Now brother will deliver up brother to death, and a father his child; and children will rise up against parents and cause them to be put to death. And you will be hated by all for My name’s sake. But he who endures to the end will be saved” (Matthew 10:21, 22).
They meet in secret at night. They don’t meet in the same place too often. They don’t tell their families about these meetings. They draw the curtains to keep the world out. They speak in whispers. Every day they meet, it is a gamble. At any moment, they could be discovered. The risk is great. They live in fear of being arrested, tortured or killed. Is it worth it? To the members of the underground churches, it is. They risk everything for their belief.
Life for Christians is terrible in places like North Korea, Nigeria, Kenya, Tanzania, India, Egypt, Iraq and Syria. It is ironic that it was to Egypt that Joseph fled with Mary and Jesus to escape Herod’s murderous rampage yet today, Christians are under great pressure. Secret believers like In Syria, Christians had to flee their homes.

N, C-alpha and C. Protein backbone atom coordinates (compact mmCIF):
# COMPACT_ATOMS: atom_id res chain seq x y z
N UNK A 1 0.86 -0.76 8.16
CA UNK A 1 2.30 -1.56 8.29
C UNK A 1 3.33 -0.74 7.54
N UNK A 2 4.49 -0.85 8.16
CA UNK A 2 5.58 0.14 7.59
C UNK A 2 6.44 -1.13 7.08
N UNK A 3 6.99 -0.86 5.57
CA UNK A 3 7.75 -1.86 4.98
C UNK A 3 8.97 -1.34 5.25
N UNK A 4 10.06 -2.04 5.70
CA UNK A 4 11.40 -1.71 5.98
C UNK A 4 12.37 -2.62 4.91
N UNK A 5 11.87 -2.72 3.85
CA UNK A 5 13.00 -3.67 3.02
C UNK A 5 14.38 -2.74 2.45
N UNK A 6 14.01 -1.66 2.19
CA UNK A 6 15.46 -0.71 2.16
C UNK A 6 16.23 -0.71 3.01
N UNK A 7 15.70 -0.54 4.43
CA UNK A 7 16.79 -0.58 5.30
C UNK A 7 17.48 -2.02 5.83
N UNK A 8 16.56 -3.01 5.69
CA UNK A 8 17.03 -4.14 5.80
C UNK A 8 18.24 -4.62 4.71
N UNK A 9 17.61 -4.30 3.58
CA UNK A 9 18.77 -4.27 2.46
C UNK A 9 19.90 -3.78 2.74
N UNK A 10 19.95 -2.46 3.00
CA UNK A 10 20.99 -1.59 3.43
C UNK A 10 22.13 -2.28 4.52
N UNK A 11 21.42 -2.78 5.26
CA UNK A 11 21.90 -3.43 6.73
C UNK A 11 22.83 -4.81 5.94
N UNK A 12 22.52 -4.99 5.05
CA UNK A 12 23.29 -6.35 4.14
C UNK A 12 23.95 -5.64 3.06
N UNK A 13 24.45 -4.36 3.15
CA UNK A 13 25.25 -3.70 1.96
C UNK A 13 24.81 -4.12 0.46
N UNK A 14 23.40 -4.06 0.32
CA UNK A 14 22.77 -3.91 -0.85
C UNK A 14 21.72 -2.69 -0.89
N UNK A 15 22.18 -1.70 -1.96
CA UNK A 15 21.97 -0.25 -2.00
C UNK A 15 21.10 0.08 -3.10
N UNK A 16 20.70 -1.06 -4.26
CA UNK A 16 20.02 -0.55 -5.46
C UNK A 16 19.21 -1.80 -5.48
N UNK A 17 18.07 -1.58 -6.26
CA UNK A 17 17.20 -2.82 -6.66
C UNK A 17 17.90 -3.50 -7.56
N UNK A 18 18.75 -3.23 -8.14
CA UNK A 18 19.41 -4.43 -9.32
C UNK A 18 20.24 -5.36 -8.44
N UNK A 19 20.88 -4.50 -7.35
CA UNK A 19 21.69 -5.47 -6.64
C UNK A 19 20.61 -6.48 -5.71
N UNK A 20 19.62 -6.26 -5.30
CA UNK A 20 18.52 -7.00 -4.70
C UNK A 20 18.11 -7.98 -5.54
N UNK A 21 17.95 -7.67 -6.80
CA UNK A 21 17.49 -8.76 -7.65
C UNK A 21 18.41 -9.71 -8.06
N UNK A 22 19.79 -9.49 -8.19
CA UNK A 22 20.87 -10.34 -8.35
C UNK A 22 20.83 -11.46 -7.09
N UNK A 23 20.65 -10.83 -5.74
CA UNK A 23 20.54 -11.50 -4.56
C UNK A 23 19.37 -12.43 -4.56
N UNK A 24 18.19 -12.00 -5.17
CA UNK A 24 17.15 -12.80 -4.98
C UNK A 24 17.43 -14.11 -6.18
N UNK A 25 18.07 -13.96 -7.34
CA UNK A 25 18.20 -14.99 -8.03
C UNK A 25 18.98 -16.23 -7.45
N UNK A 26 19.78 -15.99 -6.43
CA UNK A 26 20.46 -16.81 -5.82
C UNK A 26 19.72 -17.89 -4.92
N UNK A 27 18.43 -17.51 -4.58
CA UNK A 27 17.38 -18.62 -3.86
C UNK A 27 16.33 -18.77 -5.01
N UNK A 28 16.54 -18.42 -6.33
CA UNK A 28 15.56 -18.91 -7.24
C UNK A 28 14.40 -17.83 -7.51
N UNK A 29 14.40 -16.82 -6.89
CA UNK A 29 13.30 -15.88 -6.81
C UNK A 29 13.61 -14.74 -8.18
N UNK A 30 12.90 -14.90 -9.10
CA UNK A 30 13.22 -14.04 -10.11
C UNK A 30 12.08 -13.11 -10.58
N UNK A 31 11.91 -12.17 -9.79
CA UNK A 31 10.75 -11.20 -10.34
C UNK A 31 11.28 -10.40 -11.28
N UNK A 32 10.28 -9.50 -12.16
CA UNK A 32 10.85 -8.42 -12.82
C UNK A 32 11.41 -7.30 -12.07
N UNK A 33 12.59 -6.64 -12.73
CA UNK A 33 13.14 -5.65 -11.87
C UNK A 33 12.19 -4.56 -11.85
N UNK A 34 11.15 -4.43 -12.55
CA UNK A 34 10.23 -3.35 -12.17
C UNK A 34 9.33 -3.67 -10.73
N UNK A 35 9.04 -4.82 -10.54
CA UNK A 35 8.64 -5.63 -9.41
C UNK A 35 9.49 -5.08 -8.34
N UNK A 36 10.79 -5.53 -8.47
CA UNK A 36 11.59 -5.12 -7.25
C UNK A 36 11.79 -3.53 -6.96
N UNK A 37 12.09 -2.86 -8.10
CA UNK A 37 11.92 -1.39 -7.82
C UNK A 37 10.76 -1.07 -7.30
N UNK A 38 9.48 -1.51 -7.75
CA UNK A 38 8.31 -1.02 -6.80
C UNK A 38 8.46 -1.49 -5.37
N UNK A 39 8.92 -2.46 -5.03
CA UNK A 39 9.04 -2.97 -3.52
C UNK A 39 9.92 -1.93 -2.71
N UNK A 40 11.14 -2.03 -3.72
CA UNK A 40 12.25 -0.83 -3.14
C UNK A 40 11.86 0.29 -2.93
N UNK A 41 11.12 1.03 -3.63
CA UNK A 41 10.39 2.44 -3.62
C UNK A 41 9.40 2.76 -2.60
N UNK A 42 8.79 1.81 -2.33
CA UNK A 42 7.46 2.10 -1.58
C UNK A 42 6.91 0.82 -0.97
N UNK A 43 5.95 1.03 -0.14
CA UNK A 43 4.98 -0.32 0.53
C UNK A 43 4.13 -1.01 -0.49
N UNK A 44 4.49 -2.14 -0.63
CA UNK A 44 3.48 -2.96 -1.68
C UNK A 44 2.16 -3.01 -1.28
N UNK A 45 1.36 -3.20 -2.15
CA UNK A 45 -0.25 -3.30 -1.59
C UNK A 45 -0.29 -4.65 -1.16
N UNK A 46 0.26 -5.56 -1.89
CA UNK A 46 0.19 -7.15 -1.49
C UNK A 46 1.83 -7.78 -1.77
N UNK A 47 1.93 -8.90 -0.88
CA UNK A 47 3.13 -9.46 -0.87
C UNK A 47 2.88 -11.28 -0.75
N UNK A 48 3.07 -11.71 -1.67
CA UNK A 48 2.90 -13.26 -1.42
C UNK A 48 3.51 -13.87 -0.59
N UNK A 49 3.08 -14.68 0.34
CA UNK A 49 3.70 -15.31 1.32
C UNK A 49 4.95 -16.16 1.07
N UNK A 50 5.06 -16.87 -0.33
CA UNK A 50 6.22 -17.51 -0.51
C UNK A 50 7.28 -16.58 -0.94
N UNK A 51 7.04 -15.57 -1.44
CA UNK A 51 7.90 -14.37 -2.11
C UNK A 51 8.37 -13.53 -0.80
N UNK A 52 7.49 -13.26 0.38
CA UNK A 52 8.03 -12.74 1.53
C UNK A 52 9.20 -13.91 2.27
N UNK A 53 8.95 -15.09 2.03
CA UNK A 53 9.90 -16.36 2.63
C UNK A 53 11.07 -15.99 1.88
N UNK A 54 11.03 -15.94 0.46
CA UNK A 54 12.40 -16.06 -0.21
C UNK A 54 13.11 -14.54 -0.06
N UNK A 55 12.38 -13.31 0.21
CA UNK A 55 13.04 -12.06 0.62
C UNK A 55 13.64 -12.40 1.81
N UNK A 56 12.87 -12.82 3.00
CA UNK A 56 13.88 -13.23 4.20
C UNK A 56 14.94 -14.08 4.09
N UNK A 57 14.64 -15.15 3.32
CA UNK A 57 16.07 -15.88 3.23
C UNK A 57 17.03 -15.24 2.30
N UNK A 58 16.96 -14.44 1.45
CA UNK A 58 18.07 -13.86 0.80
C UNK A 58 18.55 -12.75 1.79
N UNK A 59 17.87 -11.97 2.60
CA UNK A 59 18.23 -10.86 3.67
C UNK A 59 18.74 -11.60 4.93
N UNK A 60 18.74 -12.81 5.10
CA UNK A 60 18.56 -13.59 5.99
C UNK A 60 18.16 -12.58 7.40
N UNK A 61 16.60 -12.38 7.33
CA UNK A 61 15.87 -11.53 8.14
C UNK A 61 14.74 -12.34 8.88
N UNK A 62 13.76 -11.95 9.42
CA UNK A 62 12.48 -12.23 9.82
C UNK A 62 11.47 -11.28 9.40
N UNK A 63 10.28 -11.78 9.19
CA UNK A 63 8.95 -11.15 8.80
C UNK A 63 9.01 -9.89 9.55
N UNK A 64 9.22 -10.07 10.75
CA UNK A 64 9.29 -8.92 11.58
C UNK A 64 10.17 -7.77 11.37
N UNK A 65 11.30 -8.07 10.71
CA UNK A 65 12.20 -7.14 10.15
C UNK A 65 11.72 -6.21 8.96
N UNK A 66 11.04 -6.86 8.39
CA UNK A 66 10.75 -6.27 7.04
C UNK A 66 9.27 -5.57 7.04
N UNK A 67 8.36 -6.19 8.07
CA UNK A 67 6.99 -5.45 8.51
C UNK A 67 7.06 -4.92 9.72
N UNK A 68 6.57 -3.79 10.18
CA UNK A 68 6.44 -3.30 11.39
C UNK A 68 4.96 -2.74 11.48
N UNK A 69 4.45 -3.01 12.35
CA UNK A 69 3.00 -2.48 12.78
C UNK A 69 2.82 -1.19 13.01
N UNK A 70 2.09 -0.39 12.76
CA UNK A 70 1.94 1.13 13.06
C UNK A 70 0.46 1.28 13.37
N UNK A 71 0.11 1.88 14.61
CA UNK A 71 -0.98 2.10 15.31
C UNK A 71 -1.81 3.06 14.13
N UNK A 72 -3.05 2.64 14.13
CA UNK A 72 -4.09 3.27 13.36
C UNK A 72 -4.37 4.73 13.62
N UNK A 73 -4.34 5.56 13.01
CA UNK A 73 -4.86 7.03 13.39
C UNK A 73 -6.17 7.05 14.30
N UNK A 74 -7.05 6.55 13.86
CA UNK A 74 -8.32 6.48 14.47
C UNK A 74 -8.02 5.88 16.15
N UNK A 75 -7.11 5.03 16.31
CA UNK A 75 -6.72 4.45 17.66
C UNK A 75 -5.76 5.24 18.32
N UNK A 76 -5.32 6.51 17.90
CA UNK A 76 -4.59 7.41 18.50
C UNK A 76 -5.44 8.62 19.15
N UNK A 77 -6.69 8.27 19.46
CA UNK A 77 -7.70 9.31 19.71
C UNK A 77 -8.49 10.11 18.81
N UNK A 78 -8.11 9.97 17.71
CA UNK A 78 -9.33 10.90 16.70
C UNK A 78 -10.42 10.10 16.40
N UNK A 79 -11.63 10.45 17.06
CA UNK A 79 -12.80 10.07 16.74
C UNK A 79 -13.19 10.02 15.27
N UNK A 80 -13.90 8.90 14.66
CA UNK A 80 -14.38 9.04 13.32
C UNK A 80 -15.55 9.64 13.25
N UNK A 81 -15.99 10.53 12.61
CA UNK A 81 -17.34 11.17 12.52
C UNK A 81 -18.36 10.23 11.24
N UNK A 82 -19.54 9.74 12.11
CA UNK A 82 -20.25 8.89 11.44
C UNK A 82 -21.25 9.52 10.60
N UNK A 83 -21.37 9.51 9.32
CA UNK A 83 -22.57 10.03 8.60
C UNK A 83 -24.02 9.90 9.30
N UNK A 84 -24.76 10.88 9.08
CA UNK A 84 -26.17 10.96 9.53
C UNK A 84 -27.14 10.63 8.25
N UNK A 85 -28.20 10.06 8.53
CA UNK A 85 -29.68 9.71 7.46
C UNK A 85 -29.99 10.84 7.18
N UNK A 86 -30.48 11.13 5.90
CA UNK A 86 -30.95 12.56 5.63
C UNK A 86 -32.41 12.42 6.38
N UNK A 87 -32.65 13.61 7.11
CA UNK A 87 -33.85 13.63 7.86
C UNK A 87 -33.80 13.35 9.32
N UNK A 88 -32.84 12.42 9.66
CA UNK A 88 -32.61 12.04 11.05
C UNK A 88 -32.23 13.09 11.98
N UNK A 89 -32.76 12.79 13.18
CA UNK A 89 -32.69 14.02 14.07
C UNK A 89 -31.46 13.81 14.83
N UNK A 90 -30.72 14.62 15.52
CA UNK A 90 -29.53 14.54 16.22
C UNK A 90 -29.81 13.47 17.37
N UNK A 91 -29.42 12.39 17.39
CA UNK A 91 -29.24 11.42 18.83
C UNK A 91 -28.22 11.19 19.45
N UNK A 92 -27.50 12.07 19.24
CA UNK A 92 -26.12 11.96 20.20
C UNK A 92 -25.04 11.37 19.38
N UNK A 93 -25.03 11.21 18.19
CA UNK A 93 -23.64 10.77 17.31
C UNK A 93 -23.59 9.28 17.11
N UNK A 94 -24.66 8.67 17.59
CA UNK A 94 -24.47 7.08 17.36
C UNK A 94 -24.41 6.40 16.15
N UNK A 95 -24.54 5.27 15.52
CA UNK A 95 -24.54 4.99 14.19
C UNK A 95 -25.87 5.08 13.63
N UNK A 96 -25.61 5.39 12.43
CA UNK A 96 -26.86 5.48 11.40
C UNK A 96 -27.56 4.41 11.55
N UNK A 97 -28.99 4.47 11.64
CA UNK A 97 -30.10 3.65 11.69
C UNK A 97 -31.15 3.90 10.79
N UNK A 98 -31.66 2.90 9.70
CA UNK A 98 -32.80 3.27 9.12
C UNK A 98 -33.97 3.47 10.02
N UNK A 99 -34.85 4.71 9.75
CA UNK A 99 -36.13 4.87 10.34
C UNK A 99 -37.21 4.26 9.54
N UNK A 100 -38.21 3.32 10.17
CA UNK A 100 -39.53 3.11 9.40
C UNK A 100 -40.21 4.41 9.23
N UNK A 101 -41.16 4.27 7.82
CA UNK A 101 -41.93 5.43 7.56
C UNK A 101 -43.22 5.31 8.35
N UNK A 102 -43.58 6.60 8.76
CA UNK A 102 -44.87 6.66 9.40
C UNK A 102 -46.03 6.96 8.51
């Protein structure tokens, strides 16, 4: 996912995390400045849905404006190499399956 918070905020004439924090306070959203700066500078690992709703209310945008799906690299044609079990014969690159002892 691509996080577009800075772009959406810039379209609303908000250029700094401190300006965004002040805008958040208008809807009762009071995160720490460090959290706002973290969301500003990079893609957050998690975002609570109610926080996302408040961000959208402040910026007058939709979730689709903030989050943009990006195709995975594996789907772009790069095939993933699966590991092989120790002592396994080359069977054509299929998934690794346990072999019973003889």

Those of us who are living in the West, we can worship openly in church buildings. We don’t have to speak in whispers. We can sing and pray out loud. We enjoy religious liberty. Some of us may face opposition from our families. Jesus warned us of this. “Do not think that I came to bring peace on earth. I did not come to bring peace but a sword. For I have come to ‘set a man against his father, a daughter against her mother and a daughter-in-law against her mother-in-law’; and a ‘man’s enemies will be those of his own household’” (Matthew 10:34-36).
Just recently, I read a story of a father who forbad his daughter from going to church. Her family was from an Orthodox background so they had a problem with her wanting to attend a Protestant church. She resorted to sneaking off and going to church. There are other stories of men and women persecuted, beaten, ostracized and even murdered by family members because of their faith.